Social media, machine learning and mental health - Activate World

Social media, machine learning and mental health


Telehealth is the use of digital technologies to deliver medical care, health education and public health services by connecting multiple users in separate locations. Telehealth encompasses a broad definition of technology-enabled health care services.

Telemental health—or mental health services provided from a distance—is one of the fastest growing sectors within the telehealth space. The National Business Group on Health reports that 56% of employers plan to offer telemental health services to their employees in 2018, which is double the number in 2017.

An important development in this area is the combination of machine learning algorithms that diagnose mental illness with user-data gathered from social media websites. For years, psychologists used pattern recognition models with little success to determine whether a patient is at risk of developing a mental illness or committing suicide.

Machine learning algorithms are effective because they can process large amounts of data and distill that data down into usable formulas to meet the desired purpose. Machine learning algorithms can extract insight, discover anomalies, recognize patterns and make predictions. Among these uses, pattern recognition and predictions are important in diagnosing mental illness or predicting suicide risk. The inherent advantage of machine learning algorithms is the use of artificial intelligence to automatically learn and improve based on experience.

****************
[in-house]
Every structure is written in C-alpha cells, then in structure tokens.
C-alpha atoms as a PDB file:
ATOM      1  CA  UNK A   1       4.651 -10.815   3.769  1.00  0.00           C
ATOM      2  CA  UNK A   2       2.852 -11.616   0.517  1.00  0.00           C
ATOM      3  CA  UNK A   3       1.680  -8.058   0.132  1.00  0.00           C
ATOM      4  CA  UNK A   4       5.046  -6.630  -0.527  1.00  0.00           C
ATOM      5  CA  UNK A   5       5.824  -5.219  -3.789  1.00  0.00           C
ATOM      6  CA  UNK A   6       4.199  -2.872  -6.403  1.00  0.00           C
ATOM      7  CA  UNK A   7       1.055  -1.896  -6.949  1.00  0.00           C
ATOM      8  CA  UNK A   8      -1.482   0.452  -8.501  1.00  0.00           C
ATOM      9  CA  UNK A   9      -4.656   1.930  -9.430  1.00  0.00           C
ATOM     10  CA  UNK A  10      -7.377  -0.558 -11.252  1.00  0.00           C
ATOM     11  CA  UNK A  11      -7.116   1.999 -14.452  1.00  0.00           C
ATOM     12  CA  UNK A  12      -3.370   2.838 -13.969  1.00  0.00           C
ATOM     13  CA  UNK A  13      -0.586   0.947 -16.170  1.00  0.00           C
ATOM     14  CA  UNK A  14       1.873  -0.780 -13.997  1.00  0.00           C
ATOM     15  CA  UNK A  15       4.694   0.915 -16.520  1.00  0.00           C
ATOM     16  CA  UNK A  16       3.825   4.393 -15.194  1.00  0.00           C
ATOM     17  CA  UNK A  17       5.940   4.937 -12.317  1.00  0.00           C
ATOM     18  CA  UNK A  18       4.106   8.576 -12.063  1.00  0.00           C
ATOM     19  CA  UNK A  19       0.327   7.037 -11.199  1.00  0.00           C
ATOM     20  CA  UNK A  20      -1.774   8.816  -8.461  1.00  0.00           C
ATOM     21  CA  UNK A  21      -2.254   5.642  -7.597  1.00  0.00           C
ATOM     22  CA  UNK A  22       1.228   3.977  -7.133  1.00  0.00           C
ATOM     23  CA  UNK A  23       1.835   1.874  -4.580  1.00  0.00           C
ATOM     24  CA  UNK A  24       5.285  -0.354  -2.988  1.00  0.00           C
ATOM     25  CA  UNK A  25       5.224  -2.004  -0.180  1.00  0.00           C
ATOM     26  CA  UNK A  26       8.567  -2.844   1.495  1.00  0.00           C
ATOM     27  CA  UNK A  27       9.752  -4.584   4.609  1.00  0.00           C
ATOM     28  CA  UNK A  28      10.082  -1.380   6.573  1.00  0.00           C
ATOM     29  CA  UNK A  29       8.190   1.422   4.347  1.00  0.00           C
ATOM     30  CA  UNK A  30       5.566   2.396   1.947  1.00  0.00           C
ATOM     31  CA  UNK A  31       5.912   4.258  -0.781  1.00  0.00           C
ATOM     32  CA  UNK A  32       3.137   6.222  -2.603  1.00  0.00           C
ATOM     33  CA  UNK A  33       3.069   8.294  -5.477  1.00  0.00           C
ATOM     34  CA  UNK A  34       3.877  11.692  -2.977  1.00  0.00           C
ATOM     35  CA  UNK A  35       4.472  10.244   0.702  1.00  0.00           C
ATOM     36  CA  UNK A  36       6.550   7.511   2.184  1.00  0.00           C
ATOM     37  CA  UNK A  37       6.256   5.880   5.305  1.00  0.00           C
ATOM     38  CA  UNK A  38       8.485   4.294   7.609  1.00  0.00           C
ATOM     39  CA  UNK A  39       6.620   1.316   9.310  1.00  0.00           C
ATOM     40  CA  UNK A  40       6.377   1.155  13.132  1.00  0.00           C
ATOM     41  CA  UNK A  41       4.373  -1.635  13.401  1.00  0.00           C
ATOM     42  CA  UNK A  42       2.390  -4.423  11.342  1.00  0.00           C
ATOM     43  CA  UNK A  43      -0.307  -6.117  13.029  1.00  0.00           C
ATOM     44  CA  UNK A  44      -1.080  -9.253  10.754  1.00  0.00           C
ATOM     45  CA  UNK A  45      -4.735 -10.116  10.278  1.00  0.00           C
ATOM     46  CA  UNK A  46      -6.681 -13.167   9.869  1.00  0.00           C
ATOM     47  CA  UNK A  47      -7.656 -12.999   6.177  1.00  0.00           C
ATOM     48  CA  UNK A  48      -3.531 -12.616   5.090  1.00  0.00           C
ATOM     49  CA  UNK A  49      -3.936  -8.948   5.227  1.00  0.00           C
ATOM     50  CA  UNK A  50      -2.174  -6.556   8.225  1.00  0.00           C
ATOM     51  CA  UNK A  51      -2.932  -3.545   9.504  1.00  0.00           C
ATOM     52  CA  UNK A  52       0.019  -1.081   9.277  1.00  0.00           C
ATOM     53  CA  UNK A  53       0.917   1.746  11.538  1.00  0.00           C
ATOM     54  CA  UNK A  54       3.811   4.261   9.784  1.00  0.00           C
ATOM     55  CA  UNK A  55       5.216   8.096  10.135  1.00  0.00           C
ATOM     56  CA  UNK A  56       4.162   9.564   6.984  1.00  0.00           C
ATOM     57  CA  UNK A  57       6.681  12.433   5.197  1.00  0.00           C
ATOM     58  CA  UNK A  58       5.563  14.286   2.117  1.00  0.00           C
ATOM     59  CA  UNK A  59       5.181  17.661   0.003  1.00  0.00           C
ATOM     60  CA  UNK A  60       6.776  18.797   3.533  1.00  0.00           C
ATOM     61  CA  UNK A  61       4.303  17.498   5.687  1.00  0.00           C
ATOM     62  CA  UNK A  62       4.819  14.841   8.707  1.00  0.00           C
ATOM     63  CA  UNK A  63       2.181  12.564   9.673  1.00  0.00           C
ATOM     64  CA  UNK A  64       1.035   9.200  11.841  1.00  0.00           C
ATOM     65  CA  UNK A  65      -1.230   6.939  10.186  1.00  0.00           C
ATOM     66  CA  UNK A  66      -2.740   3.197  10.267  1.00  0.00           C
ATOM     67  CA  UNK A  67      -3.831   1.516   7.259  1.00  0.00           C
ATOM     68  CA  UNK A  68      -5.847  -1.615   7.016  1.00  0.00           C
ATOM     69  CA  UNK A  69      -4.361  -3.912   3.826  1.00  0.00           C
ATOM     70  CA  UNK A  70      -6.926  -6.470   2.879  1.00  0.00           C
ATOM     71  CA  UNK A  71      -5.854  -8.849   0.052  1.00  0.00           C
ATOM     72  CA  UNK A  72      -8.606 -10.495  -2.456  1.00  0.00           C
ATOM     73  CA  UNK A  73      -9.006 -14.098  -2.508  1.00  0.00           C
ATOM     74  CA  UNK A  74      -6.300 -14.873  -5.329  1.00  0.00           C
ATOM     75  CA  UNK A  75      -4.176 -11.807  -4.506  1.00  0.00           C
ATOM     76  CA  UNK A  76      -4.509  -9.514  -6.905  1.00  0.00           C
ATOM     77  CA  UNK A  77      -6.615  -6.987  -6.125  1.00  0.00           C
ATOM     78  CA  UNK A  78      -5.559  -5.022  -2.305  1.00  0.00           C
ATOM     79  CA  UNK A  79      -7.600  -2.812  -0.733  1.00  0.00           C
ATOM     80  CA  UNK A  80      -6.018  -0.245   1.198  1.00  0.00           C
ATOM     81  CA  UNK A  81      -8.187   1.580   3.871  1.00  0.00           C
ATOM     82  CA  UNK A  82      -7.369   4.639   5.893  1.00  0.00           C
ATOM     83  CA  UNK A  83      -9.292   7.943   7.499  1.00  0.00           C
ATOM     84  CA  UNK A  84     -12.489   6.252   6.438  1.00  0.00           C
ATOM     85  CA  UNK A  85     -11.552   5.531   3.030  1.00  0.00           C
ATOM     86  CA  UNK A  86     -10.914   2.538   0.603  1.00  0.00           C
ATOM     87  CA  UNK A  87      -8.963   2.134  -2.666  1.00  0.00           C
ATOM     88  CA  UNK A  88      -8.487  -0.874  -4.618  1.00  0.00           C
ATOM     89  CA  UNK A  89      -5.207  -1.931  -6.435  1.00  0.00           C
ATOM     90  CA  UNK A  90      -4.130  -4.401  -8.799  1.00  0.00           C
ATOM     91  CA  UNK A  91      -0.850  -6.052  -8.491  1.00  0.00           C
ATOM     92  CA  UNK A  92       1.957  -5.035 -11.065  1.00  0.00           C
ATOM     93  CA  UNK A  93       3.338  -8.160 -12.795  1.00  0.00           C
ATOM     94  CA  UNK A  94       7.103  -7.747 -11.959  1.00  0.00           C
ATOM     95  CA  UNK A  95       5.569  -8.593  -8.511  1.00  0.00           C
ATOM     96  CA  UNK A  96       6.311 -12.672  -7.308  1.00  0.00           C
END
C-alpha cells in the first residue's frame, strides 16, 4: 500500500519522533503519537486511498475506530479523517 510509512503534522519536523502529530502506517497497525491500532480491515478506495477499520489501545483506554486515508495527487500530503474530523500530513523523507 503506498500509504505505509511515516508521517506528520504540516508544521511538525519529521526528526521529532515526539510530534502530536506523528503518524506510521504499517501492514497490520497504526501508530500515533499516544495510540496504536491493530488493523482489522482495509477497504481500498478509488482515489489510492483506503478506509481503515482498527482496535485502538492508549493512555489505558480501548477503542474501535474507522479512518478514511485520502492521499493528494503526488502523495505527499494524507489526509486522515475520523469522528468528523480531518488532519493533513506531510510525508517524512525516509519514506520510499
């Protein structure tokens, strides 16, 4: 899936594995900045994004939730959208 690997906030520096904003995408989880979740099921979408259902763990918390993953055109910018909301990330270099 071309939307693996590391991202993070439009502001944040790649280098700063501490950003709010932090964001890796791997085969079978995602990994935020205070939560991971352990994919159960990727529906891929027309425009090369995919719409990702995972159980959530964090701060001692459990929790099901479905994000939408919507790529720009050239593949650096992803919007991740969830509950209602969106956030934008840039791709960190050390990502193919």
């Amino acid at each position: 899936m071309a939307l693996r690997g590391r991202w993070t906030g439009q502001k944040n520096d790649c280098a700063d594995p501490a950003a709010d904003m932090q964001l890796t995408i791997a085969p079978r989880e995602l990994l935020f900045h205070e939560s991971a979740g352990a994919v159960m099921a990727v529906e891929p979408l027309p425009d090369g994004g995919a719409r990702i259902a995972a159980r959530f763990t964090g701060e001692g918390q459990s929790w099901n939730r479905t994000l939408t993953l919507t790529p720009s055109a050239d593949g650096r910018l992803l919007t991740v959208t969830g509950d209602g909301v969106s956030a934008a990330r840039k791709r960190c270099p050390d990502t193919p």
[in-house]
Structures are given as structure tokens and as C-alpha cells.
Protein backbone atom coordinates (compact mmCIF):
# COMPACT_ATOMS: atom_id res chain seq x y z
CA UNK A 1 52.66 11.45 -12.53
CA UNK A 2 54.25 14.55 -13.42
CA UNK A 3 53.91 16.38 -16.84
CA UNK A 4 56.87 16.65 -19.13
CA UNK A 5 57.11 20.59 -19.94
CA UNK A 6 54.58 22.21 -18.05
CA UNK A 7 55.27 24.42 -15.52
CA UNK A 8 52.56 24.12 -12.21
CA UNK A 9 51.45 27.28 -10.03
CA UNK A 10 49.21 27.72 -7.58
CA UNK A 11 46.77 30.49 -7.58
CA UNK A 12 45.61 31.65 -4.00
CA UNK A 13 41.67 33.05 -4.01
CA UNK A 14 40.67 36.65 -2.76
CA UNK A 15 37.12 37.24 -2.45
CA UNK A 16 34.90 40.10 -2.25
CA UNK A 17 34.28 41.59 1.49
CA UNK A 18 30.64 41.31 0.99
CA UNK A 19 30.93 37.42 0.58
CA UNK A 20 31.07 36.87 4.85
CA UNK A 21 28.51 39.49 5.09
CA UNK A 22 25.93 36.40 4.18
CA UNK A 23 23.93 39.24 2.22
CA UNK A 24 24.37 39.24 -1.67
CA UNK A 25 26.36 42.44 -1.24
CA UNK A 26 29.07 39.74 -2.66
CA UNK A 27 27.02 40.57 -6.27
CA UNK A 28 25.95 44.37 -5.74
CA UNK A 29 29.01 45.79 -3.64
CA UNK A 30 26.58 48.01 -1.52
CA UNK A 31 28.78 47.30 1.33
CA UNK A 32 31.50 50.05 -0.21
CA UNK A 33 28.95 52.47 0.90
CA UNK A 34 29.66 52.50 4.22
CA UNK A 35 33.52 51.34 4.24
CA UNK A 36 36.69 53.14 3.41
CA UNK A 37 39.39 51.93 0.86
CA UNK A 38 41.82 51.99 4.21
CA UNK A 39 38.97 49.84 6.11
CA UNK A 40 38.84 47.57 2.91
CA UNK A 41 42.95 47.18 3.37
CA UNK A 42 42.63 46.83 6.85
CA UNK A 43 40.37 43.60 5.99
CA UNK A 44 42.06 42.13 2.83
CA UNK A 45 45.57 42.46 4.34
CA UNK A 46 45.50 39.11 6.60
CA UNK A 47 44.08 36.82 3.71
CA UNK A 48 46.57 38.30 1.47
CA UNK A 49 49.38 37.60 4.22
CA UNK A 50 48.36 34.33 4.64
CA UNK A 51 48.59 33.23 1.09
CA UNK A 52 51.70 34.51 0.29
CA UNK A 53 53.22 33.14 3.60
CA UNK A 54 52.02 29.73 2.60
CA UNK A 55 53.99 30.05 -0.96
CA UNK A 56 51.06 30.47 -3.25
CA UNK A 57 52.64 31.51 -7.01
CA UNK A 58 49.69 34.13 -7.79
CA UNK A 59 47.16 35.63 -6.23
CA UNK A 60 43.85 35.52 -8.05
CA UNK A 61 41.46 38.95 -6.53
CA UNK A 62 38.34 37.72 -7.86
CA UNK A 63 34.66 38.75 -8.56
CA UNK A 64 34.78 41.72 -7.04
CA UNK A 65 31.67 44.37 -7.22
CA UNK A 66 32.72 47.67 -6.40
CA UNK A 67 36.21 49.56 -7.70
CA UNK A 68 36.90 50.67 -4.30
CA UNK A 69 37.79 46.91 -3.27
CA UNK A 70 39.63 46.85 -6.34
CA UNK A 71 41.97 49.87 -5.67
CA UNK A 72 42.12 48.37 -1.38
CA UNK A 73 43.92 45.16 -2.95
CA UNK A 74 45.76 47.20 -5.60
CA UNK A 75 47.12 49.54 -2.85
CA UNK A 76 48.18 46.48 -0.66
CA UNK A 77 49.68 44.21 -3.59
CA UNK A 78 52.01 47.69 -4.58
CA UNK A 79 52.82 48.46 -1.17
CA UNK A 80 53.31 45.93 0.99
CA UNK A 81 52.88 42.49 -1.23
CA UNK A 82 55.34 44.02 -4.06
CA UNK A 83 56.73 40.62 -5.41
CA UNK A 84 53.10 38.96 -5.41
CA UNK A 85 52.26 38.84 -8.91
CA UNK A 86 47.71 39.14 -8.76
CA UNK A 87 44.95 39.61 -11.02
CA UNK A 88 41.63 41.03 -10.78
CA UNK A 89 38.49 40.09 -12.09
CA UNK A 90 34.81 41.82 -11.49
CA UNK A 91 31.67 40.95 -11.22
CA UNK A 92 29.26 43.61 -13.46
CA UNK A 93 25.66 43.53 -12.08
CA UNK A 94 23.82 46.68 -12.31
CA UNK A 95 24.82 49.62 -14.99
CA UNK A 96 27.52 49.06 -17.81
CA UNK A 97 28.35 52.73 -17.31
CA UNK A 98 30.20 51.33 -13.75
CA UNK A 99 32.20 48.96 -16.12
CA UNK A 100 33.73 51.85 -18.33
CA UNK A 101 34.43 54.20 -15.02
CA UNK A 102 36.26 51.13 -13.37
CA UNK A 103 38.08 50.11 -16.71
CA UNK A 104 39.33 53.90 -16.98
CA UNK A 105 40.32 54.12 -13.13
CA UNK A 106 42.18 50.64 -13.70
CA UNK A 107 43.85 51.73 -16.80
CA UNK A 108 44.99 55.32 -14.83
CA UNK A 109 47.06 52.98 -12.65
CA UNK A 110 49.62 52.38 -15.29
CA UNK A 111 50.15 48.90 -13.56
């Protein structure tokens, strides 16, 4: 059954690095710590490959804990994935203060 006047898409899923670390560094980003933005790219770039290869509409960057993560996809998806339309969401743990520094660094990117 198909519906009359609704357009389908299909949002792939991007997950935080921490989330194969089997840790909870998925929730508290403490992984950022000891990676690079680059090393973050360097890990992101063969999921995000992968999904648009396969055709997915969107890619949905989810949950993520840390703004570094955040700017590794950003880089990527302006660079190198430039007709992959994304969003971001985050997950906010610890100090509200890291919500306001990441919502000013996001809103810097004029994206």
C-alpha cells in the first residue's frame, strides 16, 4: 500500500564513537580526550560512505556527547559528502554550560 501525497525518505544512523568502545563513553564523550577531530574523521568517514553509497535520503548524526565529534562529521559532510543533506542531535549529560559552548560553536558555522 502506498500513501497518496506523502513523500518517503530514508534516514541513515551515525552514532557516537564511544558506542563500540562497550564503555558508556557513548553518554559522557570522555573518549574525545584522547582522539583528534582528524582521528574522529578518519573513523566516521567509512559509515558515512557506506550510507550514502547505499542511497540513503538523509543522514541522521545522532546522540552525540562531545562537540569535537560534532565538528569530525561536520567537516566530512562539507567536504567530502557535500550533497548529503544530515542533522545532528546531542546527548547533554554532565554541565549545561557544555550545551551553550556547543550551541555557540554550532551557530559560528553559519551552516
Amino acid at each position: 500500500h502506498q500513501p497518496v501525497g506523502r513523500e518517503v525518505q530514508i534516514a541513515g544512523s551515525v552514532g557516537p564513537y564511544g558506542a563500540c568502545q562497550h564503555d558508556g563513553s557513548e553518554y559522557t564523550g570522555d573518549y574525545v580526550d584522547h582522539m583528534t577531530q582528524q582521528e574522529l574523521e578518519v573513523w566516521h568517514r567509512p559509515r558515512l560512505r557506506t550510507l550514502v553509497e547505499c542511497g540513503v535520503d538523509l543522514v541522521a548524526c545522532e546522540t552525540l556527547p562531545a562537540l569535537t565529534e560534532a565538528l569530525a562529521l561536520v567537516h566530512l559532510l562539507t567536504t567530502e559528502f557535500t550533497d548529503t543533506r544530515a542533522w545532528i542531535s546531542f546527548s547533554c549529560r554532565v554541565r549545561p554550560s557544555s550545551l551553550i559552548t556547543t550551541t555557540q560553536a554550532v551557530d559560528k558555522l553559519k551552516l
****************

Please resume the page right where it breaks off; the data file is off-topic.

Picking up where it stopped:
A recent study which used machine learning algorithms to predict the risk of patient suicide found that the algorithm’s prediction accuracy was sixty to eighty percent and could predict potential suicide attempts as far as 720 days out.


  • Mental health is the fifth greatest contributor to the global burden of disease, with an economic cost estimated to be $2.5 trillion in 2010 and expected to double by 2030.
  • Accurate suicide prediction requires analysis of hundreds of factors, including race, gender, age, socio-economic status, physical and mental medical history, and other relevant information.
  • The use of social media and big data for health applications is a rapidly growing area of research variously referred to asinfoveillance, digital epidemiology, and digital disease detection.

Quests and Actions (Q&A):

  • With 800,000 suicide deaths worldwide every year – isn’t this a public health issue that cannot be ignored?
  • There is always a possibility that patients could be misdiagnosed by a phone app or social media study and experience harm. Who is responsible in that situation?
  • There are major privacy issues for social media users who are being monitored without their knowledge. How can privacy and mental health concerns both be addressed in these research efforts?
Sources: ForbesGeorgetown Law Technology Review, Healthcare IT News, QuartzWired
Photo by NordWood Themes on Unsplash